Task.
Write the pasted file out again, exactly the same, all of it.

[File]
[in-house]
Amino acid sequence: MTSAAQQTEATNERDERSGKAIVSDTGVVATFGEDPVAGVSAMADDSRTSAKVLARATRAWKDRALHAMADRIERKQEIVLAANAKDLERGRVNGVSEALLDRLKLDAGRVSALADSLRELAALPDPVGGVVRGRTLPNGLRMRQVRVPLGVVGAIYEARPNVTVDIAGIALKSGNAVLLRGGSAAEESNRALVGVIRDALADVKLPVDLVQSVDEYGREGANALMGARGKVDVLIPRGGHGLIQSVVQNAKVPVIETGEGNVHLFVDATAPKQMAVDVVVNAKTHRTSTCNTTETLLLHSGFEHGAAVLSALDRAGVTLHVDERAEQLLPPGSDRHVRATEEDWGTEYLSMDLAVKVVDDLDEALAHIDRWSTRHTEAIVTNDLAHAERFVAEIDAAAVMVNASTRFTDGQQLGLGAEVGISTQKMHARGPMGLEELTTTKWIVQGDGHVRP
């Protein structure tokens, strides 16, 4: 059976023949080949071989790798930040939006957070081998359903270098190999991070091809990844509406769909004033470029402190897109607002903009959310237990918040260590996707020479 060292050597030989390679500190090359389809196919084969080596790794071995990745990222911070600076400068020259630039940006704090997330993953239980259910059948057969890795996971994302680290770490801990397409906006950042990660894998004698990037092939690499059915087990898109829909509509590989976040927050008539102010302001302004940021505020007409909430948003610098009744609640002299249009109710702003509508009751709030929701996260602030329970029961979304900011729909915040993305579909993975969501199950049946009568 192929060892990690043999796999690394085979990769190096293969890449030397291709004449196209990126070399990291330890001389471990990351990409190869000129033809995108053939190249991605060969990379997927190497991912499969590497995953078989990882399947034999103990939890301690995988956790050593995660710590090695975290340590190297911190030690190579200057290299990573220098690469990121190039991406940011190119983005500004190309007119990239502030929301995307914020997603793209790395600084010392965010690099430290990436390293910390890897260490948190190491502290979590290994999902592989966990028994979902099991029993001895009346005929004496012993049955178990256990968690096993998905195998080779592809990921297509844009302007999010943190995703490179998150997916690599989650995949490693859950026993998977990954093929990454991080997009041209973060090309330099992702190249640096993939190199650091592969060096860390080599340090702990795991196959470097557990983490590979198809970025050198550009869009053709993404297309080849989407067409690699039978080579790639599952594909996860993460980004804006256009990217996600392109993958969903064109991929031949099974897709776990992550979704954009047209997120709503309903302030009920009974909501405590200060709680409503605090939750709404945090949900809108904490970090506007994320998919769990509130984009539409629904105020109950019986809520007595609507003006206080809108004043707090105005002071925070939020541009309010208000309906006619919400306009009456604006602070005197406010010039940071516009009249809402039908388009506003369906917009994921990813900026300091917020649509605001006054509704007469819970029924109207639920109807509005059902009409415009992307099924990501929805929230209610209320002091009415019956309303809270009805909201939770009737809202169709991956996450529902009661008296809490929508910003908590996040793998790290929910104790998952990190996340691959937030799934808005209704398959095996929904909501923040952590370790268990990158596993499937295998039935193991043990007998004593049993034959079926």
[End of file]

[in-house]
Amino acid sequence: MTSAAQQTEATNERDERSGKAIVSDTGVVATFGEDPVAGVSAMADDSRTSAKVLARATRAWKDRALHAMADRIERKQEIVLAANAKDLERGRVNGVSEALLDRLKLDAGRVSALADSLRELAALPDPVGGVVRGRTLPNGLRMRQVRVPLGVVGAIYEARPNVTVDIAGIALKSGNAVLLRGGSAAEESNRALVGVIRDALADVKLPVDLVQSVDEYGREGANALMGARGKVDVLIPRGGHGLIQSVVQNAKVPVIETGEGNVHLFVDATAPKQMAVDVVVNAKTHRTSTCNTTETLLLHSGFEHGAAVLSALDRAGVTLHVDERAEQLLPPGSDRHVRATEEDWGTEYLSMDLAVKVVDDLDEALAHIDRWSTRHTEAIVTNDLAHAERFVAEIDAAAVMVNASTRFTDGQQLGLGAEVGISTQKMHARGPMGLEELTTTKWIVQGDGHVRP
């Protein structure tokens, strides 16, 4: 059976023949080949071989790798930040939006957070081998359903270098190999991070091809990844509406769909004033470029402190897109607002903009959310237990918040260590996707020479 060292050597030989390679500190090359389809196919084969080596790794071995990745990222911070600076400068020259630039940006704090997330993953239980259910059948057969890795996971994302680290770490801990397409906006950042990660894998004698990037092939690499059915087990898109829909509509590989976040927050008539102010302001302004940021505020007409909430948003610098009744609640002299249009109710702003509508009751709030929701996260602030329970029961979304900011729909915040993305579909993975969501199950049946009568 192929060892990690043999796999690394085979990769190096293969890449030397291709004449196209990126070399990291330890001389471990990351990409190869000129033809995108053939190249991605060969990379997927190497991912499969590497995953078989990882399947034999103990939890301690995988956790050593995660710590090695975290340590190297911190030690190579200057290299990573220098690469990121190039991406940011190119983005500004190309007119990239502030929301995307914020997603793209790395600084010392965010690099430290990436390293910390890897260490948190190491502290979590290994999902592989966990028994979902099991029993001895009346005929004496012993049955178990256990968690096993998905195998080779592809990921297509844009302007999010943190995703490179998150997916690599989650995949490693859950026993998977990954093929990454991080997009041209973060090309330099992702190249640096993939190199650091592969060096860390080599340090702990795991196959470097557990983490590979198809970025050198550009869009053709993404297309080849989407067409690699039978080579790639599952594909996860993460980004804006256009990217996600392109993958969903064109991929031949099974897709776990992550979704954009047209997120709503309903302030009920009974909501405590200060709680409503605090939750709404945090949900809108904490970090506007994320998919769990509130984009539409629904105020109950019986809520007595609507003006206080809108004043707090105005002071925070939020541009309010208000309906006619919400306009009456604006602070005197406010010039940071516009009249809402039908388009506003369906917009994921990813900026300091917020649509605001006054509704007469819970029924109207639920109807509005059902009409415009992307099924990501929805929230209610209320002091009415019956309303809270009805909201939770009737809202169709991956996450529902009661008296809490929508910003908590996040793998790290929910104790998952990190996340691959937030799934808005209704398959095996929904909501923040952590370790268990990158596993499937295998039935193991043990007998004593049993034959079926």